|California Juniper: photo by Cliff Hutson|
California Juniper is a shrub-like tree that is native to California and is found only slightly beyond California’s borders; a short distance into the Great Basin in southern Nevada, northwestern Arizona, and Baja California. Throughout our state it is found in the Peninsular Ranges, Transverse Ranges, California Coast Ranges, Sacramento Valley foothills, Sierra Nevada, and at higher elevation sky islands in the Mojave Desert ranges in Pinyon-Juniper Woodland, Joshua Tree Woodland, and Foothill Woodland communities. It is a member of the Cupressaceae or cypress family
The plant can grow to forty feet in height, but is usually much shorter (10-15 ft.). The leaves are scalelike, and yellow-green in color. The bark is ashy gray to brown, and furrowed or shredded in appearance. The “berries” are actually cones (7–12 mm) which are described as bluish (although they look greenish to me), with a bloom, and contain one or two seeds. The cones are red-brown when dry. California juniper is said to be dioecious, producing cones of only one sex on an individual plant. But a small percentage of plants are monoecious, i.e., both sexes on the same plant.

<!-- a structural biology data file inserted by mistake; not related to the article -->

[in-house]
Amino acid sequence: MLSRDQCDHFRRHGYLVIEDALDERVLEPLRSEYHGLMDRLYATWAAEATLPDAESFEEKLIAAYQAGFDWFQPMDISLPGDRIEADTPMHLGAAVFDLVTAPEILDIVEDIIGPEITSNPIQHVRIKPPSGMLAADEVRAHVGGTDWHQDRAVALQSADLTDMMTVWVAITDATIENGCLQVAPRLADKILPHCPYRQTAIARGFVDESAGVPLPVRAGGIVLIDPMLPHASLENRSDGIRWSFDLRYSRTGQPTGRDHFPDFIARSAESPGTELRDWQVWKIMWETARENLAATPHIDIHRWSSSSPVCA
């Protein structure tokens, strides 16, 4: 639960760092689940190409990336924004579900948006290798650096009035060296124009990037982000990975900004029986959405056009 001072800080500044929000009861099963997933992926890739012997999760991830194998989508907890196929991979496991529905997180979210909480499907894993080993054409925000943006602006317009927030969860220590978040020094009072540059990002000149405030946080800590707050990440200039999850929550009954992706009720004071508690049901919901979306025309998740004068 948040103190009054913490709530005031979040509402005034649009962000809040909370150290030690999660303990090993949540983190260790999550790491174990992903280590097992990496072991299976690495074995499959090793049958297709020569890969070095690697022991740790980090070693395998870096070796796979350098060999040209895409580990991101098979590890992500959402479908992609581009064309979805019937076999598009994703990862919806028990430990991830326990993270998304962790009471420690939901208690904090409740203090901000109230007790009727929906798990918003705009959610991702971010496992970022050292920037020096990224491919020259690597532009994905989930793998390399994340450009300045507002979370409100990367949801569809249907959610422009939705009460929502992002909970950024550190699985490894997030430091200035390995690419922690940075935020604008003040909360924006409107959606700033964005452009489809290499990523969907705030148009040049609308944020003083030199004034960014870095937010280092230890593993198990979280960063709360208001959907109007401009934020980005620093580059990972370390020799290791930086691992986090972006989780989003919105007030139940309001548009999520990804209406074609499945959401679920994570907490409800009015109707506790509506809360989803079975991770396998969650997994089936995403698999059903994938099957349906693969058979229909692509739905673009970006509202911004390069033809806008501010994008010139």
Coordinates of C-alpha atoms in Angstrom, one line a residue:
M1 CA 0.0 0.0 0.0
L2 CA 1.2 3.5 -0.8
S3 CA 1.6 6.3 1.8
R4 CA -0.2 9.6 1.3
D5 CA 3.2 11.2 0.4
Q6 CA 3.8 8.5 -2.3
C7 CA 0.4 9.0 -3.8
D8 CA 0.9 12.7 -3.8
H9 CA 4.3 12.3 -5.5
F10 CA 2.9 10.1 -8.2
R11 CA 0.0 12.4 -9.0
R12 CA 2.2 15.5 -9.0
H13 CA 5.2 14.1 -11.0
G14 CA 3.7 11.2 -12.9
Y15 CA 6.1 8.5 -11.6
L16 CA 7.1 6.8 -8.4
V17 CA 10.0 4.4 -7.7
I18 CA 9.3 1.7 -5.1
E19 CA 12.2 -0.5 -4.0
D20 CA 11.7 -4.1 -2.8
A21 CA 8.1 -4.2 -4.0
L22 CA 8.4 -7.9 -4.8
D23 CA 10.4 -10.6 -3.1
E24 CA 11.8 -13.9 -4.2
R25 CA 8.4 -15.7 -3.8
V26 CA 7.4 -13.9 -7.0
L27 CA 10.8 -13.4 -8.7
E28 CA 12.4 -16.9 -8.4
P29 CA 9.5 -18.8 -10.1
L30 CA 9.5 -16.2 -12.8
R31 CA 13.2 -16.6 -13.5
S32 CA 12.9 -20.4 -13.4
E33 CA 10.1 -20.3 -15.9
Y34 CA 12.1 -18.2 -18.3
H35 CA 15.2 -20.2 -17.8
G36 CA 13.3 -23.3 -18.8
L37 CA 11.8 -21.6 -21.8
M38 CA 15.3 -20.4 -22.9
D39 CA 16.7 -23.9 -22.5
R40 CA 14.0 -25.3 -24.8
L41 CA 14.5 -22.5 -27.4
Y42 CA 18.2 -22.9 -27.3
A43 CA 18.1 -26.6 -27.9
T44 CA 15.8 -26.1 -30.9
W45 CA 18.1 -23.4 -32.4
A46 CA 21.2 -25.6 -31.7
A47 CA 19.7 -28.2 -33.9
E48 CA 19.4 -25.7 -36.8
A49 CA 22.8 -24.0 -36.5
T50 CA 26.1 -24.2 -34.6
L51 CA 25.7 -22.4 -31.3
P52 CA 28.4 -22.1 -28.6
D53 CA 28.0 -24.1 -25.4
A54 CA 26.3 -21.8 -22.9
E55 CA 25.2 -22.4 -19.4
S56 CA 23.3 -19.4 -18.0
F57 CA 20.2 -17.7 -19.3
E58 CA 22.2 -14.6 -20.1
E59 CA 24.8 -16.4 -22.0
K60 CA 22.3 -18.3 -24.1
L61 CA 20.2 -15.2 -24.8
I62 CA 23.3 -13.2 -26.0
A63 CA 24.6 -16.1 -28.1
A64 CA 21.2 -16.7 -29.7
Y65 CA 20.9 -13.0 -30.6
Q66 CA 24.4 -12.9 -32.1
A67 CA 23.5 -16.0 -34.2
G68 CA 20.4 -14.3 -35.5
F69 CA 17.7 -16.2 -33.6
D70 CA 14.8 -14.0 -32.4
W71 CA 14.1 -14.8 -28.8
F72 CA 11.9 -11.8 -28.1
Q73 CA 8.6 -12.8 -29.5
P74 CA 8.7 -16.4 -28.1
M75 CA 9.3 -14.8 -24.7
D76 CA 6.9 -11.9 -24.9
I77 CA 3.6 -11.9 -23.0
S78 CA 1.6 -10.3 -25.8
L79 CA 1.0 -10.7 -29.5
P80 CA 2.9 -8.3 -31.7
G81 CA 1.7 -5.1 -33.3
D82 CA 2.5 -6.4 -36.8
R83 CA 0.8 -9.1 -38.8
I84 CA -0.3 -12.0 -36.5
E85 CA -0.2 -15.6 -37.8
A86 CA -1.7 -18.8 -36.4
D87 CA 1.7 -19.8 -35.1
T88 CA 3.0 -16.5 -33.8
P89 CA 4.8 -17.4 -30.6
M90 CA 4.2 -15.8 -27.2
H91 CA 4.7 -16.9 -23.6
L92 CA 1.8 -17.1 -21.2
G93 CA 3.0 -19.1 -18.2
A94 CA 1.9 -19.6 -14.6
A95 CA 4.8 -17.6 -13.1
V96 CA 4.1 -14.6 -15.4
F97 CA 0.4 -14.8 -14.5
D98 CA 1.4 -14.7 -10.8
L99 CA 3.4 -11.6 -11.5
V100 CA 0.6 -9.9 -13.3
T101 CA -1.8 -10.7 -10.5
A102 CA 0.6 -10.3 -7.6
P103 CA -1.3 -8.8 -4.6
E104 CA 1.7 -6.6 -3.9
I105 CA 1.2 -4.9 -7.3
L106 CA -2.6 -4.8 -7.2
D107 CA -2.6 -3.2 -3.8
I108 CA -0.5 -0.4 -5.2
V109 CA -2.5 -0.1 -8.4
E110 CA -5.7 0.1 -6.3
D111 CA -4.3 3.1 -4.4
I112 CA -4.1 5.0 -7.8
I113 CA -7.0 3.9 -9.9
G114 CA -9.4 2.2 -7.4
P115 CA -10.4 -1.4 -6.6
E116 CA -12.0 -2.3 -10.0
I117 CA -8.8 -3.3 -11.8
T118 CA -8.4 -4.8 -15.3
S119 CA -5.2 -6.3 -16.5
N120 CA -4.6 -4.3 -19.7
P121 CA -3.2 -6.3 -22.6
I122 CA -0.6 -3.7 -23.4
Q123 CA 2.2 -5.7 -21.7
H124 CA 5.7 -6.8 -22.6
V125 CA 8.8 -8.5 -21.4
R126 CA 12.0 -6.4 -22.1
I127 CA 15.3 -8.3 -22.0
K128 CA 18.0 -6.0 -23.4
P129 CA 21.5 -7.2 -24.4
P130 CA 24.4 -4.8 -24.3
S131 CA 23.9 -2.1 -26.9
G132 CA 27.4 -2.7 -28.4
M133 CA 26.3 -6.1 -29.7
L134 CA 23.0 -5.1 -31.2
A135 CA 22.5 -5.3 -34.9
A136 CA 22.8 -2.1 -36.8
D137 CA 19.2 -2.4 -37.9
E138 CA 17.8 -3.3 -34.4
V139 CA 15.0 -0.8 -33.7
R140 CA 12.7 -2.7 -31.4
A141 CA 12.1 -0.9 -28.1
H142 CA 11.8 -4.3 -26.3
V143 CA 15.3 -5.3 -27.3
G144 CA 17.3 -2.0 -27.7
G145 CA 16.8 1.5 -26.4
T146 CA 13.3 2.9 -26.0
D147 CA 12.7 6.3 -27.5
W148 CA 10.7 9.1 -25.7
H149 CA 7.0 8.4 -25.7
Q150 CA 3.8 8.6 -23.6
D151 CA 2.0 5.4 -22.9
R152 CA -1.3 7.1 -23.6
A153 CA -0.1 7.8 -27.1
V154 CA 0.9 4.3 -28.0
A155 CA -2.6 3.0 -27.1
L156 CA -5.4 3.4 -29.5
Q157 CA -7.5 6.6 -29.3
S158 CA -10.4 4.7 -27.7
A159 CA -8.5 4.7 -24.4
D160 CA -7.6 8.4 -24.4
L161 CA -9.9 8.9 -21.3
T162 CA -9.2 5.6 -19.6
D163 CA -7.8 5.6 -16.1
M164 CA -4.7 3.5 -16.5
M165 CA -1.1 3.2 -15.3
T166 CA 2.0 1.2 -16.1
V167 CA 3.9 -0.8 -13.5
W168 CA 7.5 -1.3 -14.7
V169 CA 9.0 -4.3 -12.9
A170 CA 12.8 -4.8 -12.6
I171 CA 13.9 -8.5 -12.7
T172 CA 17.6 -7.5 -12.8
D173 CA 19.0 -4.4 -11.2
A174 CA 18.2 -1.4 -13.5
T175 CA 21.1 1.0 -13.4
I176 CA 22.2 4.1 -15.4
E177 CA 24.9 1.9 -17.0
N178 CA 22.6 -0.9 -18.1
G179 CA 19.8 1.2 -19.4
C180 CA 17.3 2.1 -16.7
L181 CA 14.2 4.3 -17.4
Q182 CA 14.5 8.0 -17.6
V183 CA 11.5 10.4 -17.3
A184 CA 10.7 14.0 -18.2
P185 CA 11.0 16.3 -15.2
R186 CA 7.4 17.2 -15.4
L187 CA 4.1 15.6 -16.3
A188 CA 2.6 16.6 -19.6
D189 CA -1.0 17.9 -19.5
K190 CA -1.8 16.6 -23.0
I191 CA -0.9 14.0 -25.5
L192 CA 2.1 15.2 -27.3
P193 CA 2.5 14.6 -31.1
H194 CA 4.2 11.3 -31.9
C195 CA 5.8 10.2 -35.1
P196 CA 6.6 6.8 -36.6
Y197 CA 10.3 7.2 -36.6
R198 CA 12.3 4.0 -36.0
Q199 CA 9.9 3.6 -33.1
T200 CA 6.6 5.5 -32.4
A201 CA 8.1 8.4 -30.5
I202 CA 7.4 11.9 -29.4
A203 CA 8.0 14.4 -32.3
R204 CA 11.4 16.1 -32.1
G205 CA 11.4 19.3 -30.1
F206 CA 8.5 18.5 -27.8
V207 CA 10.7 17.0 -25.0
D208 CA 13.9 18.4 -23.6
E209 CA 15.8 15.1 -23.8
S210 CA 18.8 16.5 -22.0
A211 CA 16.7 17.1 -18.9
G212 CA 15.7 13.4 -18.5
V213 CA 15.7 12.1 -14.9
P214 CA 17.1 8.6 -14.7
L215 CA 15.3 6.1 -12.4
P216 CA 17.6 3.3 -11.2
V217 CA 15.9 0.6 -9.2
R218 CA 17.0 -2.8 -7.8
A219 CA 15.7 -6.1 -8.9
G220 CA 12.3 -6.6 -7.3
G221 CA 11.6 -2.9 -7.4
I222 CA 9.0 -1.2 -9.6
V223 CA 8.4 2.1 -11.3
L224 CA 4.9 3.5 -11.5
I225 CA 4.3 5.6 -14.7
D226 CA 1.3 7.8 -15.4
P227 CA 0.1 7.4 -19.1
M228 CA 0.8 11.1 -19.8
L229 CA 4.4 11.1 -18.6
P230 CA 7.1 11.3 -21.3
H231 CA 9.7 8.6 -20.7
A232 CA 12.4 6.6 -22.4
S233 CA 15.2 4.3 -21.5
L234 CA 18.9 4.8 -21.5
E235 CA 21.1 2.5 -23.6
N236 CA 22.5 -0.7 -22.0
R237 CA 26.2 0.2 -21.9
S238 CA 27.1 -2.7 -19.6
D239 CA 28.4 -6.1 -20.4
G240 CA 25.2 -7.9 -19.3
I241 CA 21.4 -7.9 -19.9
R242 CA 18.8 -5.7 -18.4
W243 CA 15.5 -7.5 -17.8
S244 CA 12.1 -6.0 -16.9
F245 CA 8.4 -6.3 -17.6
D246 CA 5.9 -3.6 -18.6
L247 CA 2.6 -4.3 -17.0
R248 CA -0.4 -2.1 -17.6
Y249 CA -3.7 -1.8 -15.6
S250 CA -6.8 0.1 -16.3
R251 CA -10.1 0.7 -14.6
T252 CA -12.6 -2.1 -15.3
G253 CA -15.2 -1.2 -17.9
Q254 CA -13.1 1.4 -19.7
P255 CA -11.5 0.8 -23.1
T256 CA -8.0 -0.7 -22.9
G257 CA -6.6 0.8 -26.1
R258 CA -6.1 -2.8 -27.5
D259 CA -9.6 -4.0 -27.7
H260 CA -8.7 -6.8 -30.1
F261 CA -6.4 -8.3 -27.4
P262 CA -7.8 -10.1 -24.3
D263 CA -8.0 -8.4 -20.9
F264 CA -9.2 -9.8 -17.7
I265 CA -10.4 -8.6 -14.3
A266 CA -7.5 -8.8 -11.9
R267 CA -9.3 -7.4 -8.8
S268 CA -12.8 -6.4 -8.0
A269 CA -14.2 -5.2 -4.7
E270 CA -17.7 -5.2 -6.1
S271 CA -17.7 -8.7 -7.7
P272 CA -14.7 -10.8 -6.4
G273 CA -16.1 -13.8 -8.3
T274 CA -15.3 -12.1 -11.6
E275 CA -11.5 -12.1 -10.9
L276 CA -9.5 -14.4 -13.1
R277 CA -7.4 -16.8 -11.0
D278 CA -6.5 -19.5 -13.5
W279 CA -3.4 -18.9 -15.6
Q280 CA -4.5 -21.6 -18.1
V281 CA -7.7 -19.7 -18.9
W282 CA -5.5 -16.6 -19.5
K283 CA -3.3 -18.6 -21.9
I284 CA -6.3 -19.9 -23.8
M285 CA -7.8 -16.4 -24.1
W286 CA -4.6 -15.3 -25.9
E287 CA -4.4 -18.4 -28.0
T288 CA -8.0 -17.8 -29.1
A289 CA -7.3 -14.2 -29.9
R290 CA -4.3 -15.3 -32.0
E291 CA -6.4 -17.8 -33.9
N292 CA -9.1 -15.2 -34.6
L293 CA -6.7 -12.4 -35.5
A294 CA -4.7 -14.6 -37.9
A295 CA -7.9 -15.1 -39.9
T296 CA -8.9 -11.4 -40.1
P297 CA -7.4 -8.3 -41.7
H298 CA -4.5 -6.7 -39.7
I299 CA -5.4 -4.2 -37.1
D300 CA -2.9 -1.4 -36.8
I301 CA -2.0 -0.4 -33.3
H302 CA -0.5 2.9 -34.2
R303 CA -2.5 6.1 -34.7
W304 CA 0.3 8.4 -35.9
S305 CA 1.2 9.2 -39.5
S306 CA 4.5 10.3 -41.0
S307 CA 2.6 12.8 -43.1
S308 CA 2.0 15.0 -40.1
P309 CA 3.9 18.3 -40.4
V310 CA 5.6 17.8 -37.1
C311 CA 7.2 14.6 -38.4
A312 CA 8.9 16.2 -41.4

Juniperus californica provides food and shelter for a variety of mammals and birds. Notably, it is a larval host for the native moth Sequoia sphinx (Sphinx sequoiae). It is popular species for bonsai; and also has value as an ornamental being drought-tolerant and requiring no water after it is established.
Indigenous people used the wood for sinew-backed bows. South Coast Province people also ground up the cones and molded them into cakes, which were said to taste sweet. It is reported that other groups ate the berries fresh or prepared them as a mush. A medical decoction was also used to treat rheumatism and urinary problems.